Game Development Reference
In-Depth Information
nonprofits, and the like have been known to favor Ning. At its heart, Ning
is more of a platform for creating highly interactive websites than a true
social network. Ning offers game aggregator integration ability from sites
like MindJolt and Heyzap. Developers should consider Ning something
more akin to a toolset and hosting service than a “traditional” social net-
work for publishing games. Realizing your vision or porting your product
to Ning will require a custom implementation, as well as some clever plan-
ning around how you position your product.
#7: Steam Valve Software's Half Life revolutionized the PC first-person shooter
in 1998, combining thoughtful gameplay with a terrific science fiction story-
line. Counter-Strike followed, arguably the most successful game “mod” of all
time. (A “mod” is a reskinned version of a game that alters some gameplay
mechanics and visuals in order to create a new experience.) As Valve looked to
update these products with patches and fixes, they faced the interesting prob-
lem of how to update software that millions of players were already using. The
conceptual framework for Steam was born, and over the subsequent 15 years,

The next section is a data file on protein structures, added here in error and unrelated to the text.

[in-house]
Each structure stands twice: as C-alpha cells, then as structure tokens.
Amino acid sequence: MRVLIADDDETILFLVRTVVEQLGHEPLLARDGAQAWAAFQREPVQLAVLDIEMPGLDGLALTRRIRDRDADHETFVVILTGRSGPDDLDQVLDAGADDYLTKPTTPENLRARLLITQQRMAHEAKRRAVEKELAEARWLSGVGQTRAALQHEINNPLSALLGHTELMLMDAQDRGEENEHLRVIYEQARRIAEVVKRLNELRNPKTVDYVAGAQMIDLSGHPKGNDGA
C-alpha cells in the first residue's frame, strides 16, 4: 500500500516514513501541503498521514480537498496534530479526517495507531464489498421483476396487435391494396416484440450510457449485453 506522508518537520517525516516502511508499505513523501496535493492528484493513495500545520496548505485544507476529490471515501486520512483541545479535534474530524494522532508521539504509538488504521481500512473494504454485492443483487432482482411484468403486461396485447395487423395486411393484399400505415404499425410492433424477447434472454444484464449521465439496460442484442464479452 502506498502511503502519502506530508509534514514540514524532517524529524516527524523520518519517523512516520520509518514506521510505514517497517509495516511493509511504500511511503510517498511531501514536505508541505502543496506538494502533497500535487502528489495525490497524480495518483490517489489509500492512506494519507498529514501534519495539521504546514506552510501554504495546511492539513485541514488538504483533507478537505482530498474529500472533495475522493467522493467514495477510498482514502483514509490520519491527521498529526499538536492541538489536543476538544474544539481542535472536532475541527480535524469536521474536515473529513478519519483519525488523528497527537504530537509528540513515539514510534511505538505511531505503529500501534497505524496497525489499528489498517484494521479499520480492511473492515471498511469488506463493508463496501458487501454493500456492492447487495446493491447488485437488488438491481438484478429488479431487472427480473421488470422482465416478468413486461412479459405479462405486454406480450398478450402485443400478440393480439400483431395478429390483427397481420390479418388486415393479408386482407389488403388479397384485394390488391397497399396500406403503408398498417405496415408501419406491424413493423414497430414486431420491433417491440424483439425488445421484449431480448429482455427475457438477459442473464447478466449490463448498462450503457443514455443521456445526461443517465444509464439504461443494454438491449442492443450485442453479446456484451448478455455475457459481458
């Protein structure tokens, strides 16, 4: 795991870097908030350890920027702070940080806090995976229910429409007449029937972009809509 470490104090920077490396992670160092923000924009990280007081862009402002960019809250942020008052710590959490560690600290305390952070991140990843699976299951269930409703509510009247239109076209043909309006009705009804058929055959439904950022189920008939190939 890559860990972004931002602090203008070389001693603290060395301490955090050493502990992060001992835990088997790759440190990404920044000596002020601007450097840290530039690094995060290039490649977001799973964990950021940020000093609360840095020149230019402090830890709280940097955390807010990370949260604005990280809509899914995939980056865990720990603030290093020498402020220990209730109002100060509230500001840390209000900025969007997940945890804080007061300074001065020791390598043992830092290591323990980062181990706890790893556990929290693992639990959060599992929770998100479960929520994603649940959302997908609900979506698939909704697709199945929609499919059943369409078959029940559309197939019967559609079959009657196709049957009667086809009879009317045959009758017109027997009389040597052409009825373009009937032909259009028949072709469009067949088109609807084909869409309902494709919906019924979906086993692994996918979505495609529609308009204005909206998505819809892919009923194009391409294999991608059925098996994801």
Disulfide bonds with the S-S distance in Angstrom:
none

the service has grown into a full-fledged digital distribution platform for games
and media as well as a social network in its own right. Steam allows users to
communicate about the games they are playing, and even buy and gift games
to their friends. Steam currently has over 30 million users, all of which could
safely be described as approaching “hardcore” gamer status. It has been esti-
mated that Steam controls as much as 70 percent of the digital distribution mar-
ket for non-browser-based PC games.
#8: Tagged claims more than 25 million regular users and is definitely one to
watch. With a strong focus on social games and an aggressive presence outside
of North America, Tagged also has managed to maintain a growth trend despite
the rise of Facebook. In 2011, Tagged's gaming division was led by Andrew
Pedersen, a former exec at EA's casual Pogo division. In addition to allowing
games by other developers (like Zynga), Tagged focuses on in-house developed
games, a strategy that makes them unusual among social gaming sites.
Tagged also has been subject to numerous legal problems associated with
their practices of “scraping” and “spamming,” and their slow-to-respond
reaction to reports of online trading of child pornography on the network. In
2010, New York State's Attorney General Andrew Cuomo spoke out against
Tagged for the second time in his career. Some conservative countries have
even banned Tagged over similar issues.
#9: hi5 is a popular social gaming site led by game industry veteran Alex
St. John. The site boasts 26 million unique users per month, though this
number has declined slightly in the last few quarters. hi5 features an avatar
system similar to Wii or XBLA, in which users can customize a represen-
tation of themselves for use on the network. In addition, they offer simple
Flash games and some of the latest social games by groups like Digital
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